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Students and alumni serve in National Guard's COVID-19 response

Koyie Waples, a UNG cadet, and 2nd Lt. Olaide Adeyemi, a 2018 alumna of UNG, are part of the National Guard response to the COVID-19 pandemic.

Numerous cadets and alumni of the University of North Georgia's (UNG) Corps of Cadets are working in various capacities in their roles as members of the Georgia Army National Guard to combat COVID-19. They disinfect nursing homes and decontaminate their colleagues who do so, work food banks, augment screening staff and serve as medics at hospitals, and assist with COVID-19 test sites.

They are part of a larger trend of those affiliated with UNG assisting both Georgia and the nation in the fight against COVID-19 in their current Army or civilian roles.

Capt. Charles D. Inglett, '13, Charlie Company commander of the 1st Battalion of the 121st Infantry Regiment in the 48th Infantry Brigade Combat Team, has coordinated many of the diverse projects the Georgia Army National Guard is undertaking to help the state's COVID-19 response. This unusual challenge comes less than a year after many of his soldiers were deployed to Afghanistan.

"It's definitely new territory for everyone. We're trying to figure out the best way to help," Inglett said. "It shows the versatility of the National Guard."

Once the soldiers are on-site at nursing homes, the initial moments generally include an explanation to the residents or nurses about what they are there to do. This limits any confusion about the full-body personal protective equipment (PPE) they are wearing. 2nd Lt. Caleb Swope, '19, said he and his unit always bring the same message to allay any concerns as they disinfect nursing homes in places across north Georgia such as Rossville, Ellijay, Jasper and Blue Ridge.

"We're in this together. We're here to help," Swope said. "We're here to assist in any way we can in the community."

2nd Lt. Olaide Adeyemi, '18, is leading one of the teams sanitizing nursing homes. After she schedules visits, Adeyemi and two non-commissioned officers inspect each site to formulate a plan to disinfect everything. Adeyemi said the nursing home employees appreciate the National Guard's presence.

"They appreciate that people are there to help them," Adeyemi said.

Multiple current cadets who are members of the National Guard have been called up because of COVID-19. One of them is Koyie Waples, a sophomore pursuing a cybersecurity degree, who has been working in and around Albany, Georgia, one of the hardest-hit areas in the state.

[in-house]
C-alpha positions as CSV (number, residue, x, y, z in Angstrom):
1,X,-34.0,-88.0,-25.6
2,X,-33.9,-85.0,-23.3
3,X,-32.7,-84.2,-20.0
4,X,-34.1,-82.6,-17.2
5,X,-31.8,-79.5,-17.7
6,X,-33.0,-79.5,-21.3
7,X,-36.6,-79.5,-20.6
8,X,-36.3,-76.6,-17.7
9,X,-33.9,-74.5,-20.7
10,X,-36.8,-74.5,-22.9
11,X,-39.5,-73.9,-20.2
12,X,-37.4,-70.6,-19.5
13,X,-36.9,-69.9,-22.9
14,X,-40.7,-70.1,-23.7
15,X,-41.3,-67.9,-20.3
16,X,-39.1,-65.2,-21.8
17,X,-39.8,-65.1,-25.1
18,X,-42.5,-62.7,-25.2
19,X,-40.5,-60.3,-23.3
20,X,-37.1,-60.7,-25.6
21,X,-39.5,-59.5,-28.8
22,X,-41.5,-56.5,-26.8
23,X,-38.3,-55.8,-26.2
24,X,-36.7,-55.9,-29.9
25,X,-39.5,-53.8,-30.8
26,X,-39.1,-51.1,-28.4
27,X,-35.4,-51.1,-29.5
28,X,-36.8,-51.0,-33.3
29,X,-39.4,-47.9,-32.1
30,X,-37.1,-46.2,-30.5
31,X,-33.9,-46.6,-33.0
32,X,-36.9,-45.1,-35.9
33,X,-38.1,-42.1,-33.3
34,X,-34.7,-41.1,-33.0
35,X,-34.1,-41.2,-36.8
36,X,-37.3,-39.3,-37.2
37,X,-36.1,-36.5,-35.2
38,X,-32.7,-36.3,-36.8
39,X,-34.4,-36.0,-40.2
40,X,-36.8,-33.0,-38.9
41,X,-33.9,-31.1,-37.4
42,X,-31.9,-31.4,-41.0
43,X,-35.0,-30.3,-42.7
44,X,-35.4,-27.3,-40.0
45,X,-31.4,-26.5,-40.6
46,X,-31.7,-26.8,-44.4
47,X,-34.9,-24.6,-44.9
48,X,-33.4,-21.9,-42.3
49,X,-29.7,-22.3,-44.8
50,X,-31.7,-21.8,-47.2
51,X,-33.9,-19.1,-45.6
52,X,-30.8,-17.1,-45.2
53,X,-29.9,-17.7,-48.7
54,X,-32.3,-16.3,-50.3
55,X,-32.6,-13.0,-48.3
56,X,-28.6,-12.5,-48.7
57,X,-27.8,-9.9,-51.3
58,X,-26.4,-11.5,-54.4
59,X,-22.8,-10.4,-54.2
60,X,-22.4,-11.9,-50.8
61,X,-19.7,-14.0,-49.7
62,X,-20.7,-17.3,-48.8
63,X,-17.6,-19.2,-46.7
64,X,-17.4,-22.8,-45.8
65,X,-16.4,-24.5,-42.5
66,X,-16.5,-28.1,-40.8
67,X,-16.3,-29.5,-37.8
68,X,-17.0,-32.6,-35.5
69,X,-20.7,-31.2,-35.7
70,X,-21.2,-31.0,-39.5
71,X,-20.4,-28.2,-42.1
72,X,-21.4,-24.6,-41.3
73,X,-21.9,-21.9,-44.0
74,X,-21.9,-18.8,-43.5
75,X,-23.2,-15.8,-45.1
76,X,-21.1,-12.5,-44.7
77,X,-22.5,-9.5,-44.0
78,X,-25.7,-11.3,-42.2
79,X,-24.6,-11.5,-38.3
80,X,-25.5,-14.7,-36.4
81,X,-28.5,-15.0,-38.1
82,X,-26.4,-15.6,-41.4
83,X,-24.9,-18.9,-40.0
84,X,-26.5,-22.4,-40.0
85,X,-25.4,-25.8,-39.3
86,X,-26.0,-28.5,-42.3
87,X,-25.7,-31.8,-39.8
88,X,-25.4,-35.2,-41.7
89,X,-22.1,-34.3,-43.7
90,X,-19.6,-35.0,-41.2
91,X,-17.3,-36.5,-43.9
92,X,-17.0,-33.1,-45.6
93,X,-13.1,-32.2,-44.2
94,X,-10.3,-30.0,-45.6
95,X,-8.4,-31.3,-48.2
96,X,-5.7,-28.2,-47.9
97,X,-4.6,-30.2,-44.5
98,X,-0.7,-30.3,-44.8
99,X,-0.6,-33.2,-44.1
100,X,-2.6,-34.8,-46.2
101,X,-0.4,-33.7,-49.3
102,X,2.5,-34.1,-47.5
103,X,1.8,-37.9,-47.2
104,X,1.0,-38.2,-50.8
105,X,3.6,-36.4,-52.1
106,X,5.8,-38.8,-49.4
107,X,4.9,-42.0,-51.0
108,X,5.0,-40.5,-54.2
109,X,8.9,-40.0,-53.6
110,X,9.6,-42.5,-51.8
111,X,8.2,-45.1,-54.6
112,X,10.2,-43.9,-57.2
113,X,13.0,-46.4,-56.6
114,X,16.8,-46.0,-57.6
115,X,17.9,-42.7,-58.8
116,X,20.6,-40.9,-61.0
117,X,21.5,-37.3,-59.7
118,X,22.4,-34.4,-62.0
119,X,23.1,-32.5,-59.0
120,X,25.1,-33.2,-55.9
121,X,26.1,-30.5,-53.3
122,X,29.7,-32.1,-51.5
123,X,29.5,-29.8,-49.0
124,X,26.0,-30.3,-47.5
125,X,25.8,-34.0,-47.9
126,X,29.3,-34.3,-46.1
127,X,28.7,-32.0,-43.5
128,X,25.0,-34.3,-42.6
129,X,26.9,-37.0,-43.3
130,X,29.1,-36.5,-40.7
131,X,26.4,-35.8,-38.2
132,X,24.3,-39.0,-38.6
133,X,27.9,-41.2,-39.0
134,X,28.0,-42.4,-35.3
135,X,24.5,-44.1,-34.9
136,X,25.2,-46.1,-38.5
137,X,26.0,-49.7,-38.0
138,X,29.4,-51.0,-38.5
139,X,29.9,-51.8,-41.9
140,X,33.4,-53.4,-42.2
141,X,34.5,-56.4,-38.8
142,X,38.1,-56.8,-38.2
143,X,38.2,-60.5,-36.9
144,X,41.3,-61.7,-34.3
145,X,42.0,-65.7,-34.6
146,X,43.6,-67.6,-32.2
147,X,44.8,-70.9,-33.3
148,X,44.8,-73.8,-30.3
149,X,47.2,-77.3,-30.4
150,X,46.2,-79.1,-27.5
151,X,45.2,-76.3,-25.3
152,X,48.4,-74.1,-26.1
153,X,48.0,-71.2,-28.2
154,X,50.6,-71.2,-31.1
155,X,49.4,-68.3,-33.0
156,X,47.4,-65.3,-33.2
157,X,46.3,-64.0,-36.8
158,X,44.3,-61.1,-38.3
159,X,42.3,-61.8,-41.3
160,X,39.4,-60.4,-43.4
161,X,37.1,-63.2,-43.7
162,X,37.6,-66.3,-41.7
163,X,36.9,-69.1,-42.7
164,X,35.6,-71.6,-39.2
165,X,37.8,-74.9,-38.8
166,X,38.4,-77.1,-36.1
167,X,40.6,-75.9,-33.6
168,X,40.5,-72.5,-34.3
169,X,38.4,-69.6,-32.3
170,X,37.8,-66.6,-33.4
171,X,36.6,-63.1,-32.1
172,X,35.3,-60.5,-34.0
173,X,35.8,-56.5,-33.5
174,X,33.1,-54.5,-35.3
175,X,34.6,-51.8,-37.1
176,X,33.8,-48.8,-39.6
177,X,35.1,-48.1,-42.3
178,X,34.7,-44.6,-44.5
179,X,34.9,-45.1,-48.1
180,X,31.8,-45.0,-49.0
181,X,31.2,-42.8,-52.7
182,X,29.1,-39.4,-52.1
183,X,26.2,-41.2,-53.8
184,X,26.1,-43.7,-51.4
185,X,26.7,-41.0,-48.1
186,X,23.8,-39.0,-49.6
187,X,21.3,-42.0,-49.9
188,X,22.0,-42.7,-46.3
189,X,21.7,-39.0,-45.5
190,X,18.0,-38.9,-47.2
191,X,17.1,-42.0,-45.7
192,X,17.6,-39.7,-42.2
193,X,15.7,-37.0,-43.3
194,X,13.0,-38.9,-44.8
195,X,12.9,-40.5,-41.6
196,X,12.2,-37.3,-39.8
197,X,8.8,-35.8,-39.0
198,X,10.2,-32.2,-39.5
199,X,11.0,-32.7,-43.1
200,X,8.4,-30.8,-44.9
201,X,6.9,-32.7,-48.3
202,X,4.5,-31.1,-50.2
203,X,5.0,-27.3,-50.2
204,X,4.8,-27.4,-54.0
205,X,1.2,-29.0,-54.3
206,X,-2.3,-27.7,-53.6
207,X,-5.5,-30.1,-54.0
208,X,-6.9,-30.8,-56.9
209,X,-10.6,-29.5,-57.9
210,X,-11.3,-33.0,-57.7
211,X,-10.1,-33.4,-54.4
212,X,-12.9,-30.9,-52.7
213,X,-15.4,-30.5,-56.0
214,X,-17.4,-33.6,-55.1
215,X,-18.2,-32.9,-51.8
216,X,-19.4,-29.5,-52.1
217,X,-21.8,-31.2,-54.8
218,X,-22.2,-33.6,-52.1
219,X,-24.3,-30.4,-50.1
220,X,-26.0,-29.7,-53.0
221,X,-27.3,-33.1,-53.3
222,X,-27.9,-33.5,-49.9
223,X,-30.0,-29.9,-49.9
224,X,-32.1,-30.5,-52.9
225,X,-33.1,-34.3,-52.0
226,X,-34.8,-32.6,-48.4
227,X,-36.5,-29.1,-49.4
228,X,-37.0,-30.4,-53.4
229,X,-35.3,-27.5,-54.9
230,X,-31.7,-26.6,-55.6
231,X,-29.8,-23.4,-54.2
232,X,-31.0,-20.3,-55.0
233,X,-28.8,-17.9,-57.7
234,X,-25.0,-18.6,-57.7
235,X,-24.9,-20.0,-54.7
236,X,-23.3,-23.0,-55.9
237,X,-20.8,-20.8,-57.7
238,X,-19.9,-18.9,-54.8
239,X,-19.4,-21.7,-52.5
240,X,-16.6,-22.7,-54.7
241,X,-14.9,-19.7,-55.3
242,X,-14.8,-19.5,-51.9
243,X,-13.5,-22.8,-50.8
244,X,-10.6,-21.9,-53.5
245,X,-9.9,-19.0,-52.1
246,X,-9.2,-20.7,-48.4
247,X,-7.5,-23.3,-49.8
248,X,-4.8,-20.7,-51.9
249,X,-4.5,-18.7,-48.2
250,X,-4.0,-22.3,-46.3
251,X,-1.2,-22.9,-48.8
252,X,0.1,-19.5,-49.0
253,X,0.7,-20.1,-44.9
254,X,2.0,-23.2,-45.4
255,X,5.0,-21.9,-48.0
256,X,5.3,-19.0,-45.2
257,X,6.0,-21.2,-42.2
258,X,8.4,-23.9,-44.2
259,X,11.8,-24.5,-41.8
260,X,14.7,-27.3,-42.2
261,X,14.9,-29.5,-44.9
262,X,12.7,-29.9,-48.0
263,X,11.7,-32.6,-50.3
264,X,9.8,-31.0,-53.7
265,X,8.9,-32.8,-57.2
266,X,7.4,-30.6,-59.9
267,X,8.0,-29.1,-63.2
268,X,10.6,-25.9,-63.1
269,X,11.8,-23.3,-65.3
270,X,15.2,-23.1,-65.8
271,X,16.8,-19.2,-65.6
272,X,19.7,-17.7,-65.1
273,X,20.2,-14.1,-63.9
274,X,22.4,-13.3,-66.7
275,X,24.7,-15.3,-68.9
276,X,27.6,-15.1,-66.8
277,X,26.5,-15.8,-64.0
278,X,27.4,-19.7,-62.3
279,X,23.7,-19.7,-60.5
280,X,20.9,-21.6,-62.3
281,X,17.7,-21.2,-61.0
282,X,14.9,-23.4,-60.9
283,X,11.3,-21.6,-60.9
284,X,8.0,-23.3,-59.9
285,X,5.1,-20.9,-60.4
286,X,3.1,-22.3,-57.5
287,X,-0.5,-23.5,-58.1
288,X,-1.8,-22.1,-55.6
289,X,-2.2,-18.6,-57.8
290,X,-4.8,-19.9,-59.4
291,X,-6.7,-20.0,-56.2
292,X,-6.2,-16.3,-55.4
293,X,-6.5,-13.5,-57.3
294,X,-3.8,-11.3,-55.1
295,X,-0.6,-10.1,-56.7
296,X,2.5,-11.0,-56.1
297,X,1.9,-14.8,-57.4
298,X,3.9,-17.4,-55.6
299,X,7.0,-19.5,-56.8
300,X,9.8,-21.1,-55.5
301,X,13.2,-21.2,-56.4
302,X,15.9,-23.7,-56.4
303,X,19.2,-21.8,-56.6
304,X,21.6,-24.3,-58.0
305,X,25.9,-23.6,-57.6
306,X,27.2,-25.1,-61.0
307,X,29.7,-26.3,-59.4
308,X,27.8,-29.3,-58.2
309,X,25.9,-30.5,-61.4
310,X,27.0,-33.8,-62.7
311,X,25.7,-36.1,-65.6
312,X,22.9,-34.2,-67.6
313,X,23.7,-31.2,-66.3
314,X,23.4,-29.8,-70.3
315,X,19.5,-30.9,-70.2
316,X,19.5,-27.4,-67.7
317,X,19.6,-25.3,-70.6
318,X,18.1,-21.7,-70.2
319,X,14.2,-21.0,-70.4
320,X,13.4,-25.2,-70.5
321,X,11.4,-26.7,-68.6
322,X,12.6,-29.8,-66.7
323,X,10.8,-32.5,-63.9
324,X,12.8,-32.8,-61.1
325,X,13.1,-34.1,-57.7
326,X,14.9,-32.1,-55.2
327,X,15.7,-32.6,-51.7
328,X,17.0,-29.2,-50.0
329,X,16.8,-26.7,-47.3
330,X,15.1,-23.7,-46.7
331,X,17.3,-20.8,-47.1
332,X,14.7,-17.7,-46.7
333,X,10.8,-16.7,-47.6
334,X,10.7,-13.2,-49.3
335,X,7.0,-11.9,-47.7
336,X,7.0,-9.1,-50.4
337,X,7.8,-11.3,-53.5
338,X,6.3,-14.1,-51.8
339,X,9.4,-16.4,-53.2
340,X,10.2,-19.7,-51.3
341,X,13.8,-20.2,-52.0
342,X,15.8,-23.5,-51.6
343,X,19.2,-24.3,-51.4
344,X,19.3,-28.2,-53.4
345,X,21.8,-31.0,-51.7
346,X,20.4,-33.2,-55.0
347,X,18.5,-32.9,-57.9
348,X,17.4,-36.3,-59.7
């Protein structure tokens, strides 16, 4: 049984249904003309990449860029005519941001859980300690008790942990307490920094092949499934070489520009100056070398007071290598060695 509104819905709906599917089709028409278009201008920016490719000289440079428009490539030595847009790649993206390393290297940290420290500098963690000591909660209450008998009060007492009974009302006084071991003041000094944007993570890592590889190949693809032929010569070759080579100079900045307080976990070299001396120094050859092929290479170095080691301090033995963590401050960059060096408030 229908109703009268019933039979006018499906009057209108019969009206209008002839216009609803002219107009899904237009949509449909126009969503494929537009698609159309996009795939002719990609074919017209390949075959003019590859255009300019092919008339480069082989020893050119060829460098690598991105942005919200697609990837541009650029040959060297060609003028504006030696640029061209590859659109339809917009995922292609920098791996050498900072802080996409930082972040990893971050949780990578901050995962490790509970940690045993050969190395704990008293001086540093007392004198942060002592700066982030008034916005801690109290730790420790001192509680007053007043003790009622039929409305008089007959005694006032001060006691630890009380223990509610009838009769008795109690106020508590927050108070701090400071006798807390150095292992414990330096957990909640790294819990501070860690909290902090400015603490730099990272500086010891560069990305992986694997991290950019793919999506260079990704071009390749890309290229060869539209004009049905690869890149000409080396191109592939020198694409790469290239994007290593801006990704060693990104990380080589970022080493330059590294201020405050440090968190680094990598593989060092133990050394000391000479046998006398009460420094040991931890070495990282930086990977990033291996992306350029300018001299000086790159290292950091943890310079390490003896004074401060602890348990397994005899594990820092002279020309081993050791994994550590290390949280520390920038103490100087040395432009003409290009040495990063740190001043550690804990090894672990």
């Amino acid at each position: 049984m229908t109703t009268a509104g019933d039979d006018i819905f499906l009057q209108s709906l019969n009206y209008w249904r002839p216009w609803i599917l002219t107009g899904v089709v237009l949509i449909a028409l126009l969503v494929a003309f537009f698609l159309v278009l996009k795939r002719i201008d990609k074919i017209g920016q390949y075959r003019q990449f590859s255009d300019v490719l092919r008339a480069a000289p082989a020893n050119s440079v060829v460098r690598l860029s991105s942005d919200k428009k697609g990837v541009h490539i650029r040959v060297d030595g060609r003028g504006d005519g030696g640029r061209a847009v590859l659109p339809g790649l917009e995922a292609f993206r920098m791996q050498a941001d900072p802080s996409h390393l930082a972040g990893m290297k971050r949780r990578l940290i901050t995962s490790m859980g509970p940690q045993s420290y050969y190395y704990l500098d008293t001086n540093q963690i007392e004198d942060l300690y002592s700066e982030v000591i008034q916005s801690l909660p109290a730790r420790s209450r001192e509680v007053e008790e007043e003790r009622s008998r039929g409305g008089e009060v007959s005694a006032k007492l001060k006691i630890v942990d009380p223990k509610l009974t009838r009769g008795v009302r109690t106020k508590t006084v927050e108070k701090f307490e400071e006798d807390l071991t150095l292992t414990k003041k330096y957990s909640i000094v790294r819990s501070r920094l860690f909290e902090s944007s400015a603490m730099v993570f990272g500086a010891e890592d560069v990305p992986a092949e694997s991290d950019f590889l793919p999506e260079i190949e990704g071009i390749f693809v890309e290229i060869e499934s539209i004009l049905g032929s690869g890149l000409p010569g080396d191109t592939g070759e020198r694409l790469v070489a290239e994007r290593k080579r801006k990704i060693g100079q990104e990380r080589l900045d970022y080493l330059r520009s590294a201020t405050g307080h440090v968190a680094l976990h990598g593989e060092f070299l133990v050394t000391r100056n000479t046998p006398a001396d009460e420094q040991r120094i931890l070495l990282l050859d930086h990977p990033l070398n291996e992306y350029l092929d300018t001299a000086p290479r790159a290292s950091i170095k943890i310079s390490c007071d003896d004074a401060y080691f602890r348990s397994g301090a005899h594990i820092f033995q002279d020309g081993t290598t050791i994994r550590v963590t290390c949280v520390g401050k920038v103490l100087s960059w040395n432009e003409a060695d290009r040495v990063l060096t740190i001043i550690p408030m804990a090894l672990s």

"I love serving. Knowing I can go out and help these people means a lot to me," said Waples, a Dawsonville, Georgia, native who is a member of UNG's Corps of Cadets. "But seeing the relief and the happiness on the nurses' faces means more than anything else."

The Georgia State Defense Force (GSDF), a volunteer effort, works alongside the Georgia National Guard in the COVID-19 response. Six UNG alumni are part of the GSDF, led by Rusty Hightower, '66, chief of staff. Nathan Baker, '18, GSDF aide-de-camp to the commanding general, is proud of the collaborative nature of the fight against COVID-19.

"In the midst of the hardship and everything that has come because of this pandemic, it's been phenomenal to see people from different parts of the community come together for the common goal of getting us back on our feet," Baker said.

Other UNG alumni who have played a leading role in the GSDF are 1st Lt. John Baxter, '18, who serves as second battle captain, and Col. Tim Romine, '82, deputy G3 plans and operations officer.

Though not a cadet, UNG student and Guardsman Brody Morin is disinfecting nursing homes around Thomasville, Georgia. He is grateful for faculty who are working to ensure he can do what is necessary to serve while getting an education.

"This is what you sign up for in the National Guard is to help your community. We're doing the most that we're able to right now," Morin said. "I volunteered for this mission, and I'm glad to be on it."

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